I now class Ramallah as my second home. To think I was only supposed to spending 4 days there, I spent the majority of my time living there.
I booked Hostel in Ramallah for one night, waiting for a permit to arrive. The hostel was very kind to provide detailed instructions on how to get to the hostel. I took a shuttle bus to Damascus Gate, then a coach to Ramallah then a taxi to the hostel. Usually, I try and walk to my accommodation as long as it is pretty central, but the tired soul within me said just get a taxi.
My first day in Ramallah resulted in a frantic ‘what is happening’, a tired and hungry Shehla resulted in meeting with someone in the team who showed me around. I then sat at a restaurant and ate Palestinian bread and white cheese. I found it challenging to find places that accept card payment. My next stop was to find coffee (and cake). I walked all around central Ramallah and found ‘Brunch’ where I asked a million questions ‘Is there wi-fi’, ‘do you serve coffee’,’ can I pay by card?’, ‘Cake, is there any cake?’. A resounding yes, apart from the cake. I just needed somewhere to gather my thoughts, remain calm and focus. 10 minutes later there was Khalid, the owner who reached out and asked what cake I would like. I was already overwhelmed but couldn’t put into words how amazing the Palestinian hospitality is.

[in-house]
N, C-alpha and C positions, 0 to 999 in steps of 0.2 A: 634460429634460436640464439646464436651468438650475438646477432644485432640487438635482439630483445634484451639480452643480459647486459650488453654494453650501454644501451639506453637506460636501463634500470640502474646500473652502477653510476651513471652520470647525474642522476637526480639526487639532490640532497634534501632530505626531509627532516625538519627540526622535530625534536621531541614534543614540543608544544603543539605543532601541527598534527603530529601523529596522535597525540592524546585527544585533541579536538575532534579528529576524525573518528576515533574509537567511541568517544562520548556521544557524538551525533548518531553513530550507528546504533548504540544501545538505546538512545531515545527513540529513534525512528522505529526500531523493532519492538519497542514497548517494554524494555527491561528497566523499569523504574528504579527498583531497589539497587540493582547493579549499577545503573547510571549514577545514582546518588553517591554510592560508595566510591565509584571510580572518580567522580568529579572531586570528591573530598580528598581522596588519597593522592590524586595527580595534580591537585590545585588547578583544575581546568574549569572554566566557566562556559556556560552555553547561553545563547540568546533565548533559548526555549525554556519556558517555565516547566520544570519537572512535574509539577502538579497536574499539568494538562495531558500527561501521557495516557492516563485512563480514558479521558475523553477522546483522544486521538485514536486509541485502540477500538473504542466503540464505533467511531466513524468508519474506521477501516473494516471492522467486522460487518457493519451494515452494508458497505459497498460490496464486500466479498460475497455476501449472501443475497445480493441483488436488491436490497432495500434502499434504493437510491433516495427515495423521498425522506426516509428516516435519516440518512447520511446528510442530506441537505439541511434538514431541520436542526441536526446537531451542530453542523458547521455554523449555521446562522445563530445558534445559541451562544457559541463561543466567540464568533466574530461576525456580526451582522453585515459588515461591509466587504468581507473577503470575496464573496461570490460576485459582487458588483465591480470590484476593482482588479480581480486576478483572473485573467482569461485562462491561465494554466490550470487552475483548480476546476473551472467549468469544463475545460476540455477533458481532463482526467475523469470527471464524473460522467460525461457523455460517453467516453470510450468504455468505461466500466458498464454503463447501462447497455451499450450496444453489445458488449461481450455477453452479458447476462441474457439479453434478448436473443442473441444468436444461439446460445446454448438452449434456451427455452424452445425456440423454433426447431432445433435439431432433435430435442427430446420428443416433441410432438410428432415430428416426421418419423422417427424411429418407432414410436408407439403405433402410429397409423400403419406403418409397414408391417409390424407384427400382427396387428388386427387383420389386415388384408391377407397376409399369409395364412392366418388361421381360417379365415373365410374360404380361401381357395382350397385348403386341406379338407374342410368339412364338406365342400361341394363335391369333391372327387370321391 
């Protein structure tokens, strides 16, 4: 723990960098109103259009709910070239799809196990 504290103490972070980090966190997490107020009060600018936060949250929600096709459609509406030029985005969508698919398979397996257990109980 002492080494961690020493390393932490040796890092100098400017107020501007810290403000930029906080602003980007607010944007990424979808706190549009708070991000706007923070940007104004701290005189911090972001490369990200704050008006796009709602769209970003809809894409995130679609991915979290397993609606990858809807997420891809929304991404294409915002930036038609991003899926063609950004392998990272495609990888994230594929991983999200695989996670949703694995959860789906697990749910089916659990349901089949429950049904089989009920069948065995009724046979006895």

The next day I delivered some workshops and then watched the sunset from an office window. I knew there were some hidden gems to view and the next day I was shown some local hotspots. I took a few snaps at the Nelson Mandela statue, there are two in the world one in South Africa and the second in Ramallah, Palestine.
I enjoyed some local cuisine, when travelling I usually struggle to find food I can have. Not in Palestine, as everything is halal.
The best thing I could have been introduced to is Kunafa, as someone who has a sweet tooth I usually go for crepes. I’ve been swayed and have to admit I ate this every day (what calories?).
The best thing about travelling with locals is you are introduced to those not so touristy places. I was able to experience the best ice-cream places, Kunafa (again and again), cafes and so much more. The hospitality in Palestine is like no other, I can’t thank the people I worked with enough, those I met along the way and to business owners who may have noticed my hungry face and threw in a biscuit or two.
As I didn’t have my usual cameras with me, there was less pressure about chasing the perfect image. Instead, I took as much time as I could with locals, learning about history and fully embracing myself.
Before leaving I did think, how would I survive as an introvert (who speaks for a living) without my cameras as it was something I had to focus on. Lesson to myself, you can survive and embrace travel again.